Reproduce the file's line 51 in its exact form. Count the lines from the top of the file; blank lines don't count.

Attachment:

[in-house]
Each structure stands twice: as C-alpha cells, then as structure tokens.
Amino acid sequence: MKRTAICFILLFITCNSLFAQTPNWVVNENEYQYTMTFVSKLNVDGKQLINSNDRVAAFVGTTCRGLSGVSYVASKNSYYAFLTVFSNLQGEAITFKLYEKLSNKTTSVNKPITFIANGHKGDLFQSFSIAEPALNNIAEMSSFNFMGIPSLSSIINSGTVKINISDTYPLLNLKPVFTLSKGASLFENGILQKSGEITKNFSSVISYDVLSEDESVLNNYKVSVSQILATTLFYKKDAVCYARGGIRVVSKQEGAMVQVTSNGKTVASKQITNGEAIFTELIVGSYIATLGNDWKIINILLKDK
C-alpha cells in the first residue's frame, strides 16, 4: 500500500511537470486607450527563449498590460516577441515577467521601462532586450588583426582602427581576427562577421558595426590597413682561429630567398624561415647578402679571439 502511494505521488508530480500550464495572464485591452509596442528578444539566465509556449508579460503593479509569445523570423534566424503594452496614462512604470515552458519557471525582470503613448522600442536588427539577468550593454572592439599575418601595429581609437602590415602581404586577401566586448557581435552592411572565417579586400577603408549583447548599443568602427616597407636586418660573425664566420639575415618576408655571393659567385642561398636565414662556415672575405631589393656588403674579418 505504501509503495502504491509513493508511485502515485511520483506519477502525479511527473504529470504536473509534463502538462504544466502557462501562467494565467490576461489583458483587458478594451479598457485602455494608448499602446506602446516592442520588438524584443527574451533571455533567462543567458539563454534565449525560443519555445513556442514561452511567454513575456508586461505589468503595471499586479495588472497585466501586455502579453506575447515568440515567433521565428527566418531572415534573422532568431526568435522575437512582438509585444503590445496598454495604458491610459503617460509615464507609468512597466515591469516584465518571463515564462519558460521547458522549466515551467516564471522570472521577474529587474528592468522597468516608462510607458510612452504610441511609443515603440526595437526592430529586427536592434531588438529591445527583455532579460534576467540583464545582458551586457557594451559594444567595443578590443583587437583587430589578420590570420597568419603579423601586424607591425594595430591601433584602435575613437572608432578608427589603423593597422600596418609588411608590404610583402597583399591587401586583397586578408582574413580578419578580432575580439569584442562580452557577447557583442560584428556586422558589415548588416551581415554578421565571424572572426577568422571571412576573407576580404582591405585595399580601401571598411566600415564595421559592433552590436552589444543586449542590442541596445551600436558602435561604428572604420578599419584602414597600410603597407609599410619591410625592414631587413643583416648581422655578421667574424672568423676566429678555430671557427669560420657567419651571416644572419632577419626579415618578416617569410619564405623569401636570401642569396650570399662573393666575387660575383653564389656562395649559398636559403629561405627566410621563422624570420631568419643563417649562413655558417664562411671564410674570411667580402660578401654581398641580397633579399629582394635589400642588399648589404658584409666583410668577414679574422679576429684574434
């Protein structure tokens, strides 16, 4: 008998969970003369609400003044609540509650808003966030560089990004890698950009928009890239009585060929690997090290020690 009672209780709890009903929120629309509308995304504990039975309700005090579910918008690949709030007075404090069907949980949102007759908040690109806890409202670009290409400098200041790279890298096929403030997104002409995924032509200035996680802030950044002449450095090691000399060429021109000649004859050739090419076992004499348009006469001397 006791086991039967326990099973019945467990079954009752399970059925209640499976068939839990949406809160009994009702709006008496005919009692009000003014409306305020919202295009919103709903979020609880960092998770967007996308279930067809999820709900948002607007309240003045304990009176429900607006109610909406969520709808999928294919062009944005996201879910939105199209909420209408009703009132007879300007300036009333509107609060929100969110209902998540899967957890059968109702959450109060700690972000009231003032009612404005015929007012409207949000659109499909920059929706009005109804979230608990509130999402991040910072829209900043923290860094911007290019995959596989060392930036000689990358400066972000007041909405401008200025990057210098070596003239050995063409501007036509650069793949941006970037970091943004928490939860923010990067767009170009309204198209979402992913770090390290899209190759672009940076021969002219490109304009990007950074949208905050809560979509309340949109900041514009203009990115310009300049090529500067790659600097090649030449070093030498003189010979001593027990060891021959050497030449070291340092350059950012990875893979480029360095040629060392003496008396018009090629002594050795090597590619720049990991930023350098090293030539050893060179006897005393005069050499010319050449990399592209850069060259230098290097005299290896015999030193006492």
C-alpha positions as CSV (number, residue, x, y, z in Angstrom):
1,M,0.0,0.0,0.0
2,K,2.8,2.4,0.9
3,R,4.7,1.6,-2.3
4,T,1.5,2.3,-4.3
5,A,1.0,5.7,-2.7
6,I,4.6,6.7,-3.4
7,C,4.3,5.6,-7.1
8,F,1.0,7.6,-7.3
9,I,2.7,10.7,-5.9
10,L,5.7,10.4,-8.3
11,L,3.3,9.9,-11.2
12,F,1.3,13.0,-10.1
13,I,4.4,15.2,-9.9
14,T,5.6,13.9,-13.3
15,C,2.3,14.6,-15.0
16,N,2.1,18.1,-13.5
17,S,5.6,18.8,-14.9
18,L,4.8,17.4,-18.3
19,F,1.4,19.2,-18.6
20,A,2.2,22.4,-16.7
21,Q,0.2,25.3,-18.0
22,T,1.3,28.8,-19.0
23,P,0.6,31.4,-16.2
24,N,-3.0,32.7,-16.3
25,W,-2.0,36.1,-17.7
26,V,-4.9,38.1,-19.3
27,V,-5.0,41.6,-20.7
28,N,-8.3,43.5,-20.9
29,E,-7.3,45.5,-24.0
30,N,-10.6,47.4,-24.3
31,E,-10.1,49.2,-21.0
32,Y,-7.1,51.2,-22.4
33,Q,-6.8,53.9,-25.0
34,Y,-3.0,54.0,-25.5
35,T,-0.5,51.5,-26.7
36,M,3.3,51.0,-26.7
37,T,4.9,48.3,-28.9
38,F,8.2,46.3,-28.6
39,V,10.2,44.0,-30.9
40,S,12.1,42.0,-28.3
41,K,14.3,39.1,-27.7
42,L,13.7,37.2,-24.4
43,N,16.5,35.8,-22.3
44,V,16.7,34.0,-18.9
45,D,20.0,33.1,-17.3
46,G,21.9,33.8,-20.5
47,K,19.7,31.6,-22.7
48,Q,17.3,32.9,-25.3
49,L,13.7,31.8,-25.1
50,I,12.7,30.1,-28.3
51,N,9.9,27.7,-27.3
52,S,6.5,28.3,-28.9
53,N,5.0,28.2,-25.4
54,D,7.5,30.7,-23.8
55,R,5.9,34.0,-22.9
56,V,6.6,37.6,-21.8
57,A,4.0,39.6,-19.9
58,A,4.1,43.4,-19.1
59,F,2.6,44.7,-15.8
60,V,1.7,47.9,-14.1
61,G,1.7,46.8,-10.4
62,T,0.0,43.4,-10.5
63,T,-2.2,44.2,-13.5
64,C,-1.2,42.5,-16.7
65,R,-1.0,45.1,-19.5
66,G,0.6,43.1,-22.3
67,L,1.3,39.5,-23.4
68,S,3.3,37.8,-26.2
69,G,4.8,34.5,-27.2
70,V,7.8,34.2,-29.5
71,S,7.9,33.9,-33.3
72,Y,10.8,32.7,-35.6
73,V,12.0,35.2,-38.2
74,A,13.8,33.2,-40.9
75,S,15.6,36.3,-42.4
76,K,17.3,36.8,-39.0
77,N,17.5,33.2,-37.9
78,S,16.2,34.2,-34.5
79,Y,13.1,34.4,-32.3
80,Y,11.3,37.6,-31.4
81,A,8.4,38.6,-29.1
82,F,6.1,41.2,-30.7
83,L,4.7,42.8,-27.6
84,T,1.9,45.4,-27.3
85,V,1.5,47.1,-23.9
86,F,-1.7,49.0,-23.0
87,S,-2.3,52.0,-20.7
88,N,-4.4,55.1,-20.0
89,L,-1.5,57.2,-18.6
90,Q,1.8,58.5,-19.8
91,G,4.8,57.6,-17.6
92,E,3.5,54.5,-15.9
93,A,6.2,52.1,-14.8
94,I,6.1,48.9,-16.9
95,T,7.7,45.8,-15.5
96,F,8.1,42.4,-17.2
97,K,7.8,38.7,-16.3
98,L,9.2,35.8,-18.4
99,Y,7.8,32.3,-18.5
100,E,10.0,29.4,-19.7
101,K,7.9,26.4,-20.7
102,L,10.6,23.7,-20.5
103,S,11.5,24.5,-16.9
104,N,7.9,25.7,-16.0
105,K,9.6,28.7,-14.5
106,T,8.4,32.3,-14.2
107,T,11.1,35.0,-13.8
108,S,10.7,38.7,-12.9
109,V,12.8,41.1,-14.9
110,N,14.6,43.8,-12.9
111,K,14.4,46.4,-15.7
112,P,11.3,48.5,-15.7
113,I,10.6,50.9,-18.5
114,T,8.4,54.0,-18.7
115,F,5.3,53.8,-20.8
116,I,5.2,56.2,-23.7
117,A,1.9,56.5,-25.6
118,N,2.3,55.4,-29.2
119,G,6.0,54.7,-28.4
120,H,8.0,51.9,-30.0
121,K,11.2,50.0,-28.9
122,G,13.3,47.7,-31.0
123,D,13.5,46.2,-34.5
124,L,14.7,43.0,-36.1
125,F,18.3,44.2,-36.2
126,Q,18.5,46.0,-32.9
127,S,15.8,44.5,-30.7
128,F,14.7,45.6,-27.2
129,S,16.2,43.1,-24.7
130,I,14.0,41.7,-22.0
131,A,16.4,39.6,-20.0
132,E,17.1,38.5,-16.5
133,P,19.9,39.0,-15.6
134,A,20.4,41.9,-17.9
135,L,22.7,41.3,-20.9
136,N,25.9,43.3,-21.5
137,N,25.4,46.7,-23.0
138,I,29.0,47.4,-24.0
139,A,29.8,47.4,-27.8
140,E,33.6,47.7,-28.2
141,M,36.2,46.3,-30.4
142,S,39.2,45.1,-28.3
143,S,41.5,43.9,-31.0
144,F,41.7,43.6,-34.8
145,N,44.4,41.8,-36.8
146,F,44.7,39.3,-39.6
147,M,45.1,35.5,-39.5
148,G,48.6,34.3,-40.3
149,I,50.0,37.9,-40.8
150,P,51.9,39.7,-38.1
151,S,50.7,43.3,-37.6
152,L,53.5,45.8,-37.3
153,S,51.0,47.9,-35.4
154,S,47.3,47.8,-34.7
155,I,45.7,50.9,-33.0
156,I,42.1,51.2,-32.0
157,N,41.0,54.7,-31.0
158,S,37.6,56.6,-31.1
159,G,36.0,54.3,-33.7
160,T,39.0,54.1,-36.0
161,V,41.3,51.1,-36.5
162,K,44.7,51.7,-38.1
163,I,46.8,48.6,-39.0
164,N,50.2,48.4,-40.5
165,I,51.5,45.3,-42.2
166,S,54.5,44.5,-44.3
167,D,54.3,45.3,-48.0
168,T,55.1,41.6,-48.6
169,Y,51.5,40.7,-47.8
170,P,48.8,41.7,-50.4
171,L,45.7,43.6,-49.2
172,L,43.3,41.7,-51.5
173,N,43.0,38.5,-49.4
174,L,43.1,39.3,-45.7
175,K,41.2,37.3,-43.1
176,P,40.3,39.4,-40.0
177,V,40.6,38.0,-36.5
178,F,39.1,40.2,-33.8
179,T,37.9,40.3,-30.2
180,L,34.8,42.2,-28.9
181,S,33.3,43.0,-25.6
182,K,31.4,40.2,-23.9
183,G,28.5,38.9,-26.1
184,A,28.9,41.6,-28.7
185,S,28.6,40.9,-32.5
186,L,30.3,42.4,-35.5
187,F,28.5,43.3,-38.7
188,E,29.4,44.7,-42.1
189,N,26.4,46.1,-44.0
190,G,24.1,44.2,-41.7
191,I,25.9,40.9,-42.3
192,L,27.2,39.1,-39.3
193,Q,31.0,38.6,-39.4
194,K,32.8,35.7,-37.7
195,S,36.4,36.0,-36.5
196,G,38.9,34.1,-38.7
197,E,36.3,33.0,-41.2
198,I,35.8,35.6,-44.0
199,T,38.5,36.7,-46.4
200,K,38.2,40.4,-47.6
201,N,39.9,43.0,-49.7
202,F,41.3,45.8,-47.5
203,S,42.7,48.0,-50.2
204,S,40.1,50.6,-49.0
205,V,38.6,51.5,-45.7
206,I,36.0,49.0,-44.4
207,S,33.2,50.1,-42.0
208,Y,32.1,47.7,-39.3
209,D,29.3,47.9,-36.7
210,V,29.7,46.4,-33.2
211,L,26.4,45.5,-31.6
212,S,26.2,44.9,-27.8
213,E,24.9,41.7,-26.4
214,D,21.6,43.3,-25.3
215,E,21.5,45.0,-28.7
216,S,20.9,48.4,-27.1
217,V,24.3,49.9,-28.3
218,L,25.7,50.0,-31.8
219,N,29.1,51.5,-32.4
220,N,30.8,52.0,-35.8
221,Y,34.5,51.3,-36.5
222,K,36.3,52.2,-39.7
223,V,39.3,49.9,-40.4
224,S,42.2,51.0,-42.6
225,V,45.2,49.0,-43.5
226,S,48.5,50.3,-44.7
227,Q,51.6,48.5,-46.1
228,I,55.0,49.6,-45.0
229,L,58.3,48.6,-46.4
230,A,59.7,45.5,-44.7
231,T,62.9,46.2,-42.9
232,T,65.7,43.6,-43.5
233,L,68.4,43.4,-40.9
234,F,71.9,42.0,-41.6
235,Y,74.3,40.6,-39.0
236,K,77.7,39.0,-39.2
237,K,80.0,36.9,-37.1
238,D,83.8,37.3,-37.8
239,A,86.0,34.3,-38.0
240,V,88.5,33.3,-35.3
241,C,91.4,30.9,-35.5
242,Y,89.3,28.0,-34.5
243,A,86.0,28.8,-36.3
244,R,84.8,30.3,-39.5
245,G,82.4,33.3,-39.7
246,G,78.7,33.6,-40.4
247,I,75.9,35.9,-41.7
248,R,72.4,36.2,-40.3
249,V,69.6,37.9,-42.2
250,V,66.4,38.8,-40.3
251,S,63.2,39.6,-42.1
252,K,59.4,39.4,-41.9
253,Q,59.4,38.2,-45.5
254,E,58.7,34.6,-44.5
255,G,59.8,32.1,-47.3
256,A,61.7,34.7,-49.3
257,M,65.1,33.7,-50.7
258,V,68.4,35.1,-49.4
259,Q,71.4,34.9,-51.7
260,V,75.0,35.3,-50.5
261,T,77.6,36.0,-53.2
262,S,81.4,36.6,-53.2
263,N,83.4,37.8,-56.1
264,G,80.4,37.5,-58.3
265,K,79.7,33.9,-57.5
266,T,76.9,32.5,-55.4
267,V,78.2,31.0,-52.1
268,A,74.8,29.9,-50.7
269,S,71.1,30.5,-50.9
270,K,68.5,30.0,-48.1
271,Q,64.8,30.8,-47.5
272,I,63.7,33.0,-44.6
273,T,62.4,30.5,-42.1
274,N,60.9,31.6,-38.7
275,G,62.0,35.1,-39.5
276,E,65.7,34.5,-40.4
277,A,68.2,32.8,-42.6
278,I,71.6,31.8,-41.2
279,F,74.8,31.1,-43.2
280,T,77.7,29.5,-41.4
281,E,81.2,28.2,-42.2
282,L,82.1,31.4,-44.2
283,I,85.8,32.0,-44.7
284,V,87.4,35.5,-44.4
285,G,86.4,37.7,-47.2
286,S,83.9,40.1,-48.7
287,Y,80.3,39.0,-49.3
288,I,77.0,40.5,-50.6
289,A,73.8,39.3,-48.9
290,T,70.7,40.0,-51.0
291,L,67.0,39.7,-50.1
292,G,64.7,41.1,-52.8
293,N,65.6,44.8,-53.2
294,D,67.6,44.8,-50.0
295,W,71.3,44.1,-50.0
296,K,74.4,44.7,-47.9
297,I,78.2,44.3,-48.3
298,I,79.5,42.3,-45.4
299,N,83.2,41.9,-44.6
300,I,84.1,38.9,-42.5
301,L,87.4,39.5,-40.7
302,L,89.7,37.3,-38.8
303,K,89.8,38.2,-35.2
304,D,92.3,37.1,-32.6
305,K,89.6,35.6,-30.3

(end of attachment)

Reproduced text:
45,D,20.0,33.1,-17.3